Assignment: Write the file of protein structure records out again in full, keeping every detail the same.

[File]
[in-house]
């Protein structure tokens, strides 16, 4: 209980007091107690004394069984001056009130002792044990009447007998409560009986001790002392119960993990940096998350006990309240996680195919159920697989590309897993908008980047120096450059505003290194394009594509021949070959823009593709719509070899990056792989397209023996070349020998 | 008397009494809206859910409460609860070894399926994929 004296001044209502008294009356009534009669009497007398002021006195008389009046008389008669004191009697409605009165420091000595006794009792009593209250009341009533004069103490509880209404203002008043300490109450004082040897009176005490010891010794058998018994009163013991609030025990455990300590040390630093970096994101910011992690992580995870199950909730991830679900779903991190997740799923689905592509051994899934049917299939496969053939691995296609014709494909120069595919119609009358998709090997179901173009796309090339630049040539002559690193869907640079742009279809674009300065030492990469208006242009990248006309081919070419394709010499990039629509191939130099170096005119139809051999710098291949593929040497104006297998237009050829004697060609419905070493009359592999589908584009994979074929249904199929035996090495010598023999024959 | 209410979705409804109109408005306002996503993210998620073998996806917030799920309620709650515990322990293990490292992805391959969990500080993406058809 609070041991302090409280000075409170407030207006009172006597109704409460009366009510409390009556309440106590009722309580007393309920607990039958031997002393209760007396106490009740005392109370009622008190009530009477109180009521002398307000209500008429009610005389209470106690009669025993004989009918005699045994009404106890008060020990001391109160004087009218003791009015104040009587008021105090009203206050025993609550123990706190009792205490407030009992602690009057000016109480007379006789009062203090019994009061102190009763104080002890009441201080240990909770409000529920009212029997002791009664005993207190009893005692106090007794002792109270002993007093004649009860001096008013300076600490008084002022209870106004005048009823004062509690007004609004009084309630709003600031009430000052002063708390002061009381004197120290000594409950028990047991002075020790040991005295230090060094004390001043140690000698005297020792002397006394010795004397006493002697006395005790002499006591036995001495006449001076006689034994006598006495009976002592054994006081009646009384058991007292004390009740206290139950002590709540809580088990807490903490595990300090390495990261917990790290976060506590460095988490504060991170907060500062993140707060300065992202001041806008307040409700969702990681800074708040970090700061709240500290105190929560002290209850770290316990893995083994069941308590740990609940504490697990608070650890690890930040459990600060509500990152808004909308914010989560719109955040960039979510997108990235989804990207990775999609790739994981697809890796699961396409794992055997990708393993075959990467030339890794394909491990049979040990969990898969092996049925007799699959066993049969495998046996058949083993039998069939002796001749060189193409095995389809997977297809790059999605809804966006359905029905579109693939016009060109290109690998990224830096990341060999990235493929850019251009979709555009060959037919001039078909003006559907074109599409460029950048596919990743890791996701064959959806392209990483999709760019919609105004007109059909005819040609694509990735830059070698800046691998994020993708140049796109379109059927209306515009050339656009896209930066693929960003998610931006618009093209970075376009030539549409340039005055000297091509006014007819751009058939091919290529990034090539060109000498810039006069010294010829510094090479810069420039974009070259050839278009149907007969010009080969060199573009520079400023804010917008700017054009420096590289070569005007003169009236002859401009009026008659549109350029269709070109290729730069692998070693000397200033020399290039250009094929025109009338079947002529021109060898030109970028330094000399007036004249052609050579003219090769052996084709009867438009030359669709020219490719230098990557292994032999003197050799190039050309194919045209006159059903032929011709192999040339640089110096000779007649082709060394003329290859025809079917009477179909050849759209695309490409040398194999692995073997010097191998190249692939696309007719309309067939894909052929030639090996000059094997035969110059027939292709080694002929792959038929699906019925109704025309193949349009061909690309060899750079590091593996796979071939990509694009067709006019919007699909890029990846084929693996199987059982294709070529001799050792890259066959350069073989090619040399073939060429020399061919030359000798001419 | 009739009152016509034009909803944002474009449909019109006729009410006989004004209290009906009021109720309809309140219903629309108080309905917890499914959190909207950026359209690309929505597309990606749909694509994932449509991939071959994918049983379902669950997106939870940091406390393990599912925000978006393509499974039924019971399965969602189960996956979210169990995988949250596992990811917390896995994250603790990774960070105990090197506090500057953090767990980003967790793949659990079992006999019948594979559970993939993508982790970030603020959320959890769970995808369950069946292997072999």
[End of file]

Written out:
[in-house]
């Protein structure tokens, strides 16, 4: 209980007091107690004394069984001056009130002792044990009447007998409560009986001790002392119960993990940096998350006990309240996680195919159920697989590309897993908008980047120096450059505003290194394009594509021949070959823009593709719509070899990056792989397209023996070349020998 | 008397009494809206859910409460609860070894399926994929 004296001044209502008294009356009534009669009497007398002021006195008389009046008389008669004191009697409605009165420091000595006794009792009593209250009341009533004069103490509880209404203002008043300490109450004082040897009176005490010891010794058998018994009163013991609030025990455990300590040390630093970096994101910011992690992580995870199950909730991830679900779903991190997740799923689905592509051994899934049917299939496969053939691995296609014709494909120069595919119609009358998709090997179901173009796309090339630049040539002559690193869907640079742009279809674009300065030492990469208006242009990248006309081919070419394709010499990039629509191939130099170096005119139809051999710098291949593929040497104006297998237009050829004697060609419905070493009359592999589908584009994979074929249904199929035996090495010598023999024959 | 209410979705409804109109408005306002996503993210998620073998996806917030799920309620709650515990322990293990490292992805391959969990500080993406058809 609070041991302090409280000075409170407030207006009172006597109704409460009366009510409390009556309440106590009722309580007393309920607990039958031997002393209760007396106490009740005392109370009622008190009530009477109180009521002398307000209500008429009610005389209470106690009669025993004989009918005699045994009404106890008060020990001391109160004087009218003791009015104040009587008021105090009203206050025993609550123990706190009792205490407030009992602690009057000016109480007379006789009062203090019994009061102190009763104080002890009441201080240990909770409000529920009212029997002791009664005993207190009893005692106090007794002792109270002993007093004649009860001096008013300076600490008084002022209870106004005048009823004062509690007004609004009084309630709003600031009430000052002063708390002061009381004197120290000594409950028990047991002075020790040991005295230090060094004390001043140690000698005297020792002397006394010795004397006493002697006395005790002499006591036995001495006449001076006689034994006598006495009976002592054994006081009646009384058991007292004390009740206290139950002590709540809580088990807490903490595990300090390495990261917990790290976060506590460095988490504060991170907060500062993140707060300065992202001041806008307040409700969702990681800074708040970090700061709240500290105190929560002290209850770290316990893995083994069941308590740990609940504490697990608070650890690890930040459990600060509500990152808004909308914010989560719109955040960039979510997108990235989804990207990775999609790739994981697809890796699961396409794992055997990708393993075959990467030339890794394909491990049979040990969990898969092996049925007799699959066993049969495998046996058949083993039998069939002796001749060189193409095995389809997977297809790059999605809804966006359905029905579109693939016009060109290109690998990224830096990341060999990235493929850019251009979709555009060959037919001039078909003006559907074109599409460029950048596919990743890791996701064959959806392209990483999709760019919609105004007109059909005819040609694509990735830059070698800046691998994020993708140049796109379109059927209306515009050339656009896209930066693929960003998610931006618009093209970075376009030539549409340039005055000297091509006014007819751009058939091919290529990034090539060109000498810039006069010294010829510094090479810069420039974009070259050839278009149907007969010009080969060199573009520079400023804010917008700017054009420096590289070569005007003169009236002859401009009026008659549109350029269709070109290729730069692998070693000397200033020399290039250009094929025109009338079947002529021109060898030109970028330094000399007036004249052609050579003219090769052996084709009867438009030359669709020219490719230098990557292994032999003197050799190039050309194919045209006159059903032929011709192999040339640089110096000779007649082709060394003329290859025809079917009477179909050849759209695309490409040398194999692995073997010097191998190249692939696309007719309309067939894909052929030639090996000059094997035969110059027939292709080694002929792959038929699906019925109704025309193949349009061909690309060899750079590091593996796979071939990509694009067709006019919007699909890029990846084929693996199987059982294709070529001799050792890259066959350069073989090619040399073939060429020399061919030359000798001419 | 009739009152016509034009909803944002474009449909019109006729009410006989004004209290009906009021109720309809309140219903629309108080309905917890499914959190909207950026359209690309929505597309990606749909694509994932449509991939071959994918049983379902669950997106939870940091406390393990599912925000978006393509499974039924019971399965969602189960996956979210169990995988949250596992990811917390896995994250603790990774960070105990090197506090500057953090767990980003967790793949659990079992006999019948594979559970993939993508982790970030603020959320959890769970995808369950069946292997072999």